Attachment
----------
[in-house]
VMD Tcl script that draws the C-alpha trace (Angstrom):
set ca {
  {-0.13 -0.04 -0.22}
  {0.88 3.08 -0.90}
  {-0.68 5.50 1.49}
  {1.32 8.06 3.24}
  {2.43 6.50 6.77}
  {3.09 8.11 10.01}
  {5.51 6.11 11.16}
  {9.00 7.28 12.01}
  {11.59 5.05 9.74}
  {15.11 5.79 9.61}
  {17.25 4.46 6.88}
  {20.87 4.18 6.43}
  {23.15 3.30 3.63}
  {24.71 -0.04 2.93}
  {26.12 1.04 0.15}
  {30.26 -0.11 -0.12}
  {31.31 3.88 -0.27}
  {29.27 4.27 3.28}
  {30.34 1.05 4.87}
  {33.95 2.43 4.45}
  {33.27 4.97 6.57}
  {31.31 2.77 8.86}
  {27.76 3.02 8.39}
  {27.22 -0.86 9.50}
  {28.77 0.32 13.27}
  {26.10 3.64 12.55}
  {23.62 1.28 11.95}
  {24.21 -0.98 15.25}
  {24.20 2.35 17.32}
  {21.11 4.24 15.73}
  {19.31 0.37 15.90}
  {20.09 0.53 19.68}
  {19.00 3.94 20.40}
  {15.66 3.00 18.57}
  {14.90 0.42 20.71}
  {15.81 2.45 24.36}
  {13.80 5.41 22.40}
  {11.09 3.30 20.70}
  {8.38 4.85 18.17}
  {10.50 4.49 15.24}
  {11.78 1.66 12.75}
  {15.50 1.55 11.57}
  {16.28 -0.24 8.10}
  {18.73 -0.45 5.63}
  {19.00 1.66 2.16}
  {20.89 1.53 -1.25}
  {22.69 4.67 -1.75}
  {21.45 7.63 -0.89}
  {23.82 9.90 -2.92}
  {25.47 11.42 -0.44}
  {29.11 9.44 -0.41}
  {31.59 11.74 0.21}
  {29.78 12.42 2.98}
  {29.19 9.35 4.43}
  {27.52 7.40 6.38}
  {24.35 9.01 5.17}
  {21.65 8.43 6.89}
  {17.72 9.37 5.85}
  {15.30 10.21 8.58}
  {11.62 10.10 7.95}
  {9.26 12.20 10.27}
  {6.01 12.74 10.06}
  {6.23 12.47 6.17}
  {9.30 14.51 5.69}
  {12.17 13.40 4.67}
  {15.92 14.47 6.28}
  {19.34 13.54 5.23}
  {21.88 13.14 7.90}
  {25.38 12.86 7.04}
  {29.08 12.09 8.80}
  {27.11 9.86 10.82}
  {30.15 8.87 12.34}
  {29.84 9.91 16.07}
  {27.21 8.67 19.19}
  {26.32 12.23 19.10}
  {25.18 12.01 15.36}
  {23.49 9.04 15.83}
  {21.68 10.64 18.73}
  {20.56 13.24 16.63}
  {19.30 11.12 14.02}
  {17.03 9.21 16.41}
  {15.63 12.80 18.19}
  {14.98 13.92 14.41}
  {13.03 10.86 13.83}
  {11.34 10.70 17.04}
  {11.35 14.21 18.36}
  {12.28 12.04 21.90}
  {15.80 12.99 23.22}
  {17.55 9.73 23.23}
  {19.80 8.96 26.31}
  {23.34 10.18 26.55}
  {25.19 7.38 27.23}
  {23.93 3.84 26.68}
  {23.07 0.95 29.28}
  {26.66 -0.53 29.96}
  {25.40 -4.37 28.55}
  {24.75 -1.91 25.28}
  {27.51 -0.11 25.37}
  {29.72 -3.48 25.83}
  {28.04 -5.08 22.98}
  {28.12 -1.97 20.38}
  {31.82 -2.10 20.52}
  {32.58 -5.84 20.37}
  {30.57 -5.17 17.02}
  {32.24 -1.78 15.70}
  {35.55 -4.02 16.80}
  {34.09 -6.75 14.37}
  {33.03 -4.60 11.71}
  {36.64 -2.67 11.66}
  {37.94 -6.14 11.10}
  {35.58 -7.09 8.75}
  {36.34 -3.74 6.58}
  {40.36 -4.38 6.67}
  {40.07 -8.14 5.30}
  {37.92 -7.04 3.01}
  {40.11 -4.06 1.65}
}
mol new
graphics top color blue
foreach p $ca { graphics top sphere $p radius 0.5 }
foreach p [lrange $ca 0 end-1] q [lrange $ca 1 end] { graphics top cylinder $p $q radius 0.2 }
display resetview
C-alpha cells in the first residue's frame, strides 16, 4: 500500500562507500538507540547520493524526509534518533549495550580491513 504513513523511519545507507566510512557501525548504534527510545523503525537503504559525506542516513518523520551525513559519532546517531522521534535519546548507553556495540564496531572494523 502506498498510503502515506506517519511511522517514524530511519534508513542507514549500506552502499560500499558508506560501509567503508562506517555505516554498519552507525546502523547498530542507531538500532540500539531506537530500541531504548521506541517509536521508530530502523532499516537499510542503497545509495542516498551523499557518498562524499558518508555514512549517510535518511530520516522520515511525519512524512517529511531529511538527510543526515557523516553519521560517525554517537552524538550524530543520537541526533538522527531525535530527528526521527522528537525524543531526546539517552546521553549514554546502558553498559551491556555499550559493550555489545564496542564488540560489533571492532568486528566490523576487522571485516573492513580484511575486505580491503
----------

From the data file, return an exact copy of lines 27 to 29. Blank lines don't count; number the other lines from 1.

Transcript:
  {27.22 -0.86 9.50}
  {28.77 0.32 13.27}
  {26.10 3.64 12.55}